v One step up are the Olympus 14- to 42-mm EZ electrically operated zoom lens, a weather-sealed Olympus 12- to 50-mm zoom lens, and a very compact Panasonic 12- to 32-mm optic. These performed on par with the Olympus kit zoom, although the Olympus and Panasonic compact models did somewhat better at wider angles, while the 12- to 50-mm Olympus did better at higher magnifications.
At their wider-angle settings, the Olympus 14- to 42-mm EZ and the Panasonic 12- to 32-mm were marginally adequate in high-resolution mode, but the Olympus 12- to 50-mm was not. All three lenses performed reasonably well in standard resolution. Overall, though, they performed somewhat lower than I had hoped for $300 to $500 lenses, fading more than expected toward the edges and corners despite acceptable central area sharpness.
v At a noticeably higher quality level are Olympus’ weather-sealed 12- to 40-mm premium zoom, which I tested, and Panasonic’s 12- to 35-mm, which I compared using DXO’s data. Both lenses are generally free from any significant fault and are widely used by professional photographers.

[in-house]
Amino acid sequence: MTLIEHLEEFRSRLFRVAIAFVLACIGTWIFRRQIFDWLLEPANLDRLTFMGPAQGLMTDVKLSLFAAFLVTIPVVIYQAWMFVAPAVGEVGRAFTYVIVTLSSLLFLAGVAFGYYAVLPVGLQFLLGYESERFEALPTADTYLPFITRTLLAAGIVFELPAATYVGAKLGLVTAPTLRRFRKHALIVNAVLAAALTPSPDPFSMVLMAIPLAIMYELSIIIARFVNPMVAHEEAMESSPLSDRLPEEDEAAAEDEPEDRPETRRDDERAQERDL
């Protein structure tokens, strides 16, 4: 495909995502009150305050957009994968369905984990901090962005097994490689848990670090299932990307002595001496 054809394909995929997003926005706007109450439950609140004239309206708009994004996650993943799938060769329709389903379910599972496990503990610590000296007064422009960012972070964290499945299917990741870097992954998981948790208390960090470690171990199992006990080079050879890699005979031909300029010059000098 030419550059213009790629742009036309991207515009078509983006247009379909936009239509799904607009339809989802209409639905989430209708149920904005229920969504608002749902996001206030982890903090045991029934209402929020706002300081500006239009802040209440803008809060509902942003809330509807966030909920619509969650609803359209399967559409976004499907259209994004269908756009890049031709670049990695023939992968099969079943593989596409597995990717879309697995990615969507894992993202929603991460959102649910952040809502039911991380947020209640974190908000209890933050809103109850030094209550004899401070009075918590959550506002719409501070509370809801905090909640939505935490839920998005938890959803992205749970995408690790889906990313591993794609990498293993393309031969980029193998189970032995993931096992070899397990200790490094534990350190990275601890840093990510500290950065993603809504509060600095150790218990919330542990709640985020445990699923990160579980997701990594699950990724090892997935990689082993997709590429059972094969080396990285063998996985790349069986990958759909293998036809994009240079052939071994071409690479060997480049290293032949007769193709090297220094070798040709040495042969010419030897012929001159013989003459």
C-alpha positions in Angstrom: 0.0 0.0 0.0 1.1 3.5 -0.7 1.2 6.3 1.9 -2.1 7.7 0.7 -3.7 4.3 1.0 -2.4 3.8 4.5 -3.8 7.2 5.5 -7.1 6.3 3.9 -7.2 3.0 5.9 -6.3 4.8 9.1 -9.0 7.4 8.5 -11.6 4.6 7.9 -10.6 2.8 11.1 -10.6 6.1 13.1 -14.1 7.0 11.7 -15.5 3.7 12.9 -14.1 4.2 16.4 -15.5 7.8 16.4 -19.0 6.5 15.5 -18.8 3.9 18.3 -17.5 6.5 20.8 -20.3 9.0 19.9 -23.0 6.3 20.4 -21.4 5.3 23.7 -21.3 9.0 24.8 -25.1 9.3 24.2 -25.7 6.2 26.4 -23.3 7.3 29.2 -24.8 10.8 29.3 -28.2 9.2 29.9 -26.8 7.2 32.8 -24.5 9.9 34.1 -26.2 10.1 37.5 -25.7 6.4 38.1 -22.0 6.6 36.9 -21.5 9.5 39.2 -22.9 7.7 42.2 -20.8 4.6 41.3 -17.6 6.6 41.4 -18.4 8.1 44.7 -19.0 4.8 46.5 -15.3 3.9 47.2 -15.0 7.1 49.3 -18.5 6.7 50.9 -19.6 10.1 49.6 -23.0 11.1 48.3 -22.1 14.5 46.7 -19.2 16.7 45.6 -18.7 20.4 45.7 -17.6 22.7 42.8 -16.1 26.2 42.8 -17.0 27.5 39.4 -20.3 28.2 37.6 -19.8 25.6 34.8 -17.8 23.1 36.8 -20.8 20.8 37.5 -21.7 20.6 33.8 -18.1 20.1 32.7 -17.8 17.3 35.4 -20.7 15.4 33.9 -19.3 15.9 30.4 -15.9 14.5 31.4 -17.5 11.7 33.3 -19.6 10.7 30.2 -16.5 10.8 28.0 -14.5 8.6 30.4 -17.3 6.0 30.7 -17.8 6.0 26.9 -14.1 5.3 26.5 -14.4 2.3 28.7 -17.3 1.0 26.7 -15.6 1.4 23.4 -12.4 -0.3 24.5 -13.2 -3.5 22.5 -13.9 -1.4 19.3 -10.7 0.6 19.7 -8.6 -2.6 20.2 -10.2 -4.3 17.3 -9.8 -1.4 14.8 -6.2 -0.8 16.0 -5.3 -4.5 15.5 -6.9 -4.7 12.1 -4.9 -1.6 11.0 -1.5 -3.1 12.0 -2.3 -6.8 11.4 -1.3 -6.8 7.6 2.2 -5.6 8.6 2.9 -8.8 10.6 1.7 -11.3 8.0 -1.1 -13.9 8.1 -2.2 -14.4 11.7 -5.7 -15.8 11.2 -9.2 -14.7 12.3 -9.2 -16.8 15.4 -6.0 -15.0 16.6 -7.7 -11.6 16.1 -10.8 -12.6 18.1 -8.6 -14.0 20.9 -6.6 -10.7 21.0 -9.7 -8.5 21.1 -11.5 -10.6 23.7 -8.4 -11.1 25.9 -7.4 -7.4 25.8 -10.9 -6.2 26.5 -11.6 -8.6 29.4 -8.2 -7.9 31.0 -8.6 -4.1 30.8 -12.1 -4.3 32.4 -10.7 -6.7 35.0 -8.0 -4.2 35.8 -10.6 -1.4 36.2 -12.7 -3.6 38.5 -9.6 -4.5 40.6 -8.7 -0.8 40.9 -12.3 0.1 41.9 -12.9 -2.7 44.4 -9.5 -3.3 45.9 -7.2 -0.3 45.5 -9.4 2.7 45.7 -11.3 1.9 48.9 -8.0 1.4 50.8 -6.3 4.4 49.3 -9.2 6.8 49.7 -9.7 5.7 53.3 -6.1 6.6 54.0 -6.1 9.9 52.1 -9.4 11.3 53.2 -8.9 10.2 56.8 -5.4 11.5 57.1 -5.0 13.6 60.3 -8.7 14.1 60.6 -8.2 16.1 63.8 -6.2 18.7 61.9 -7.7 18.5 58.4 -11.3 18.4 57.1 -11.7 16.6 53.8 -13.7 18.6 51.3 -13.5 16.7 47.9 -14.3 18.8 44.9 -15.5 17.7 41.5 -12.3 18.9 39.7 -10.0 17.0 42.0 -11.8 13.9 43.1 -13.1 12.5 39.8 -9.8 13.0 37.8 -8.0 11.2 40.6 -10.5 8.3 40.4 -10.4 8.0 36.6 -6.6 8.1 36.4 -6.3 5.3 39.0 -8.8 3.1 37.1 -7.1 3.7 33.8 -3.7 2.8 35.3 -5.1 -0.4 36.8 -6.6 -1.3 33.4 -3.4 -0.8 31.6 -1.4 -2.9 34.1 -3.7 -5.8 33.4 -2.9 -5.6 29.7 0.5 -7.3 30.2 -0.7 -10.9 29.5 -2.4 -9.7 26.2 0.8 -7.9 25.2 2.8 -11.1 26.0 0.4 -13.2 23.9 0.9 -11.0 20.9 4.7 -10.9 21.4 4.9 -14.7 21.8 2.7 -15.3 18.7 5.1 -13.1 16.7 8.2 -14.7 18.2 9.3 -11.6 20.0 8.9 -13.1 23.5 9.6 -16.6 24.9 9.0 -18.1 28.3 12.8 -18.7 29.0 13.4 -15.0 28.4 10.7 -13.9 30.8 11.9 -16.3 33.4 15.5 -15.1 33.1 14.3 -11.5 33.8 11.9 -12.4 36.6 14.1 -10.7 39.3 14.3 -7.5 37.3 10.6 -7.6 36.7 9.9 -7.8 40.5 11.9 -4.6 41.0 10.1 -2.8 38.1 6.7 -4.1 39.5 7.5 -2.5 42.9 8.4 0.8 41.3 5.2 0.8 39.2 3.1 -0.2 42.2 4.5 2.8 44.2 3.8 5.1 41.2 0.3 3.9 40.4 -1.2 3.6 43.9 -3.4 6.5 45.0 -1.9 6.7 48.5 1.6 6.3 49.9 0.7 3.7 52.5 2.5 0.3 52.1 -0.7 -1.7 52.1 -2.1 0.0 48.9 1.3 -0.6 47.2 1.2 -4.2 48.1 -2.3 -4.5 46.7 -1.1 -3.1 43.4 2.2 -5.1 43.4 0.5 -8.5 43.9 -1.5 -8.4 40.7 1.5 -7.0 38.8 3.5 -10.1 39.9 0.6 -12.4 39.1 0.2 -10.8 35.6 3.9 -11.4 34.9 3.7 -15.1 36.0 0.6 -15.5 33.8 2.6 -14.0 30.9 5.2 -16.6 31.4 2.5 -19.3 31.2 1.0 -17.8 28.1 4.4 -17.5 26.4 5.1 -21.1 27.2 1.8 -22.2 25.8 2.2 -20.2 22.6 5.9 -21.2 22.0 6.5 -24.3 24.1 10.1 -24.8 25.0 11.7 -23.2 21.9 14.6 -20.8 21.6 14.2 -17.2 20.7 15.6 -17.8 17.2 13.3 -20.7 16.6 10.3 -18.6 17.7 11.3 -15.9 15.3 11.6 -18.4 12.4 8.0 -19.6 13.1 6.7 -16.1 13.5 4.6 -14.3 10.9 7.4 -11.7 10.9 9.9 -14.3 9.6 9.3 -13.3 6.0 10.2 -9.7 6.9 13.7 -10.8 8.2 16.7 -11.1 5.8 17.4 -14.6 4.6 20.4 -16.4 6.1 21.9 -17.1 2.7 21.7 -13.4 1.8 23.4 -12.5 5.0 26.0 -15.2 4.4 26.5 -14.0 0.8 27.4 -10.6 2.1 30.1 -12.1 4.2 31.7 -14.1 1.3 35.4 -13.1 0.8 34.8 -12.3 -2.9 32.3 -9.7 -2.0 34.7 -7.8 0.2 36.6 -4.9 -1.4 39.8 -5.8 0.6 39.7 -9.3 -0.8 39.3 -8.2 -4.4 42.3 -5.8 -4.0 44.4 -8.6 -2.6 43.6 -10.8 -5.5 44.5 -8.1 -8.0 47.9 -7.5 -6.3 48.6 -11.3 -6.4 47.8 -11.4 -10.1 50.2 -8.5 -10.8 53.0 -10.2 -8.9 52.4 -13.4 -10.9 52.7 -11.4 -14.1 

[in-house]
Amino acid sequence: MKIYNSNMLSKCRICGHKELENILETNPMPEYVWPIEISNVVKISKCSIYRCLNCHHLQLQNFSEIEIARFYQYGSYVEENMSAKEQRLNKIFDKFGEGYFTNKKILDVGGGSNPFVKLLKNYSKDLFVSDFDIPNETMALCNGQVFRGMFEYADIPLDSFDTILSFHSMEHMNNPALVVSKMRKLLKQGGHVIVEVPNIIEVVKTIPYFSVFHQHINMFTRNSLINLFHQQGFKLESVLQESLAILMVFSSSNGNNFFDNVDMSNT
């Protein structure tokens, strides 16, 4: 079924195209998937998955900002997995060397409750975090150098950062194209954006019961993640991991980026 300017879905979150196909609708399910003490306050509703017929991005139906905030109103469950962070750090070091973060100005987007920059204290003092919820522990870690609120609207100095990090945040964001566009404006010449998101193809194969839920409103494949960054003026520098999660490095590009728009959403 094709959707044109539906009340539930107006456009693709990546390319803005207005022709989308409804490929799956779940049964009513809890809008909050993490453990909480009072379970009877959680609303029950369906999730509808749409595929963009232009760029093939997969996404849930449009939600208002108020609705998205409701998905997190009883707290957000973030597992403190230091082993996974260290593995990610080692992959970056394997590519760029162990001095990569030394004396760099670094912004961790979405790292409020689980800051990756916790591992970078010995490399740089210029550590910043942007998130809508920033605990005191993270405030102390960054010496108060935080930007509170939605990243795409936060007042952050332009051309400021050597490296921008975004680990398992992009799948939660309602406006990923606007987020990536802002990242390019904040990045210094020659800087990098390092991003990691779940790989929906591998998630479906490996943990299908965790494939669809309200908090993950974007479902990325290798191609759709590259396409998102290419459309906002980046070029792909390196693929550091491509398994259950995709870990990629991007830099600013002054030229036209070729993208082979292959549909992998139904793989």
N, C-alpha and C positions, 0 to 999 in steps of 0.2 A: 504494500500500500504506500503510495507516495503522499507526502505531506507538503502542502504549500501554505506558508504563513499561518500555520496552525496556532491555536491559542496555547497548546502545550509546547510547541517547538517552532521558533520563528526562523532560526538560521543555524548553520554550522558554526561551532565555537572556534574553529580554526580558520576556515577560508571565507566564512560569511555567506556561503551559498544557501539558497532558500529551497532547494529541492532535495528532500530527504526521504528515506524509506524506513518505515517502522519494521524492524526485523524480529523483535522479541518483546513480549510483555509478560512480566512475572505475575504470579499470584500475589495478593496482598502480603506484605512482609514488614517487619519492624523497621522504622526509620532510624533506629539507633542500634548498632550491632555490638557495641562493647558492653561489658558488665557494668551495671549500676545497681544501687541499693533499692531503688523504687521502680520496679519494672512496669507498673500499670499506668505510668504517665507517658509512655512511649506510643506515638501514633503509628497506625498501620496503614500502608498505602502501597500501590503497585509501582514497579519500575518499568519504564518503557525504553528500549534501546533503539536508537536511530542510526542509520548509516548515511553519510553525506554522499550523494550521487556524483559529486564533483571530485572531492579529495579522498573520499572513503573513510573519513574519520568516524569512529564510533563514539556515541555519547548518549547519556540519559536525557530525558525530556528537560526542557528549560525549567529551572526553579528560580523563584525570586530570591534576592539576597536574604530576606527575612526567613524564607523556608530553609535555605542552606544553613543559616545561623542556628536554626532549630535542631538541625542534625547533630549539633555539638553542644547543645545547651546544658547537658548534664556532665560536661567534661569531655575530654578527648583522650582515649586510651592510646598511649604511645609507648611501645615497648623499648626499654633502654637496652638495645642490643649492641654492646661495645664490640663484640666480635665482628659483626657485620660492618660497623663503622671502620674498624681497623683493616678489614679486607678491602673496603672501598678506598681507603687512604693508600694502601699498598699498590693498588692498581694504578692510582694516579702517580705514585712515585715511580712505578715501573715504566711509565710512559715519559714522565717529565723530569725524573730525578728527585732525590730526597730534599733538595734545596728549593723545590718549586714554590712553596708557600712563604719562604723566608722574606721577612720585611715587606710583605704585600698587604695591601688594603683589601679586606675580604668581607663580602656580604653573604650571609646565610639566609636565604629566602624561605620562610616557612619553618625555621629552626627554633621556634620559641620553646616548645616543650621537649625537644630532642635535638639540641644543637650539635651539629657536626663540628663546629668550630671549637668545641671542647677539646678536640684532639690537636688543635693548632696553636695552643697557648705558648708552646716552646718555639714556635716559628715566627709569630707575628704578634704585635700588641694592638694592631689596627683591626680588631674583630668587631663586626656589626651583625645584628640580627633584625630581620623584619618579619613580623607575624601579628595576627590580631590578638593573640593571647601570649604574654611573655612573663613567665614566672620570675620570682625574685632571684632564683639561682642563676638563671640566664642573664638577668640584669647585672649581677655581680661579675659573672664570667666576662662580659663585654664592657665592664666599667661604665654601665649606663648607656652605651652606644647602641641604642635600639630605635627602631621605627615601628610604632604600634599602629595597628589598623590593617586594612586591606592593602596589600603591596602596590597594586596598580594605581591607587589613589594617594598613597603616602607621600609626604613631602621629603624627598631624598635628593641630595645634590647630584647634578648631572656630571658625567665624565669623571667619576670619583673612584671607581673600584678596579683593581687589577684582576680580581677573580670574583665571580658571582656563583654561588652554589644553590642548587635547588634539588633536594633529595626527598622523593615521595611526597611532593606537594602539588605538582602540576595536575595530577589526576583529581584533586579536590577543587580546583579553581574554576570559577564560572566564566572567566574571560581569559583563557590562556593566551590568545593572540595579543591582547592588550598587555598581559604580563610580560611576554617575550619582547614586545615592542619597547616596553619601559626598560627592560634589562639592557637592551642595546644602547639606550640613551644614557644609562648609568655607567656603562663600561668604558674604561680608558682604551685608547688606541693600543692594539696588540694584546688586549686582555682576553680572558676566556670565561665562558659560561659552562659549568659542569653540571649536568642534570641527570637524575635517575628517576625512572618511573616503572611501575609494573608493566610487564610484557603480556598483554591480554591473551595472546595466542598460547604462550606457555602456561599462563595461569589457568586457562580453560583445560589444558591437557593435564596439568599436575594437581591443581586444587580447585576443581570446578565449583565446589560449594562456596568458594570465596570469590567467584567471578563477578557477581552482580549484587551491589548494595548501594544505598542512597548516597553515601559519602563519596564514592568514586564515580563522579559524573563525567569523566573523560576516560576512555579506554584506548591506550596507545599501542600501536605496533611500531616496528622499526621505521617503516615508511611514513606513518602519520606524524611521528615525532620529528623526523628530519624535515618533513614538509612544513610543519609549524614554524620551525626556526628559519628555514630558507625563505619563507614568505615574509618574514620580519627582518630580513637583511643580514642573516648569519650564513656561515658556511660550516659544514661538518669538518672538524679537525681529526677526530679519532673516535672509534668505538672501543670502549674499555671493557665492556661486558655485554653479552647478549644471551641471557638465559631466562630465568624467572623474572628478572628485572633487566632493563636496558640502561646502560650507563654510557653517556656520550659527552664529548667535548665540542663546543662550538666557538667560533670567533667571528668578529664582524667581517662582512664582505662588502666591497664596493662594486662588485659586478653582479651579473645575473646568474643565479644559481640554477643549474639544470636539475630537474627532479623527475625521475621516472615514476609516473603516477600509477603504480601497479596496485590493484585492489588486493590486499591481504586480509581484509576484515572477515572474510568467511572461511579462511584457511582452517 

The Olympus is somewhat sharper across its zoom range than the Panasonic, but it’s larger and does not include optical image-stabilization hardware inside the lens. That makes Olympus lenses less useful for Panasonic camera owners, whose cameras do not contain the effective in-body image-stabilization hardware found in Olympus cameras. In testing the Olympus in high-resolution mode, I found its level of crisp detail often exceeded that of good single-magnification prime lenses, and that’s saying a lot. The Olympus zoom is simply an excellent lens that did well under the most demanding circumstances.
v My first preference, not surprisingly, is Olympus’ 12- to 40-mm zoom, followed by the Panasonic 12- to 35-mm and 12- to 32-mm models. Among inexpensive kit lenses, the Olympus 14- to 42-mm II R lens works surprisingly well, at least if you have a good copy.
Next week, we’ll take a look at quite a variety of telephoto zoom lenses and make some recommendations that may surprise you.
Local attorney Joe Kashi received degrees from MIT and his law degree from Georgetown University. He has published articles about computer technology, law practice and digital photography in national media since 1990. Many of his articles can be accessed through his website, http://www.kashilaw.com.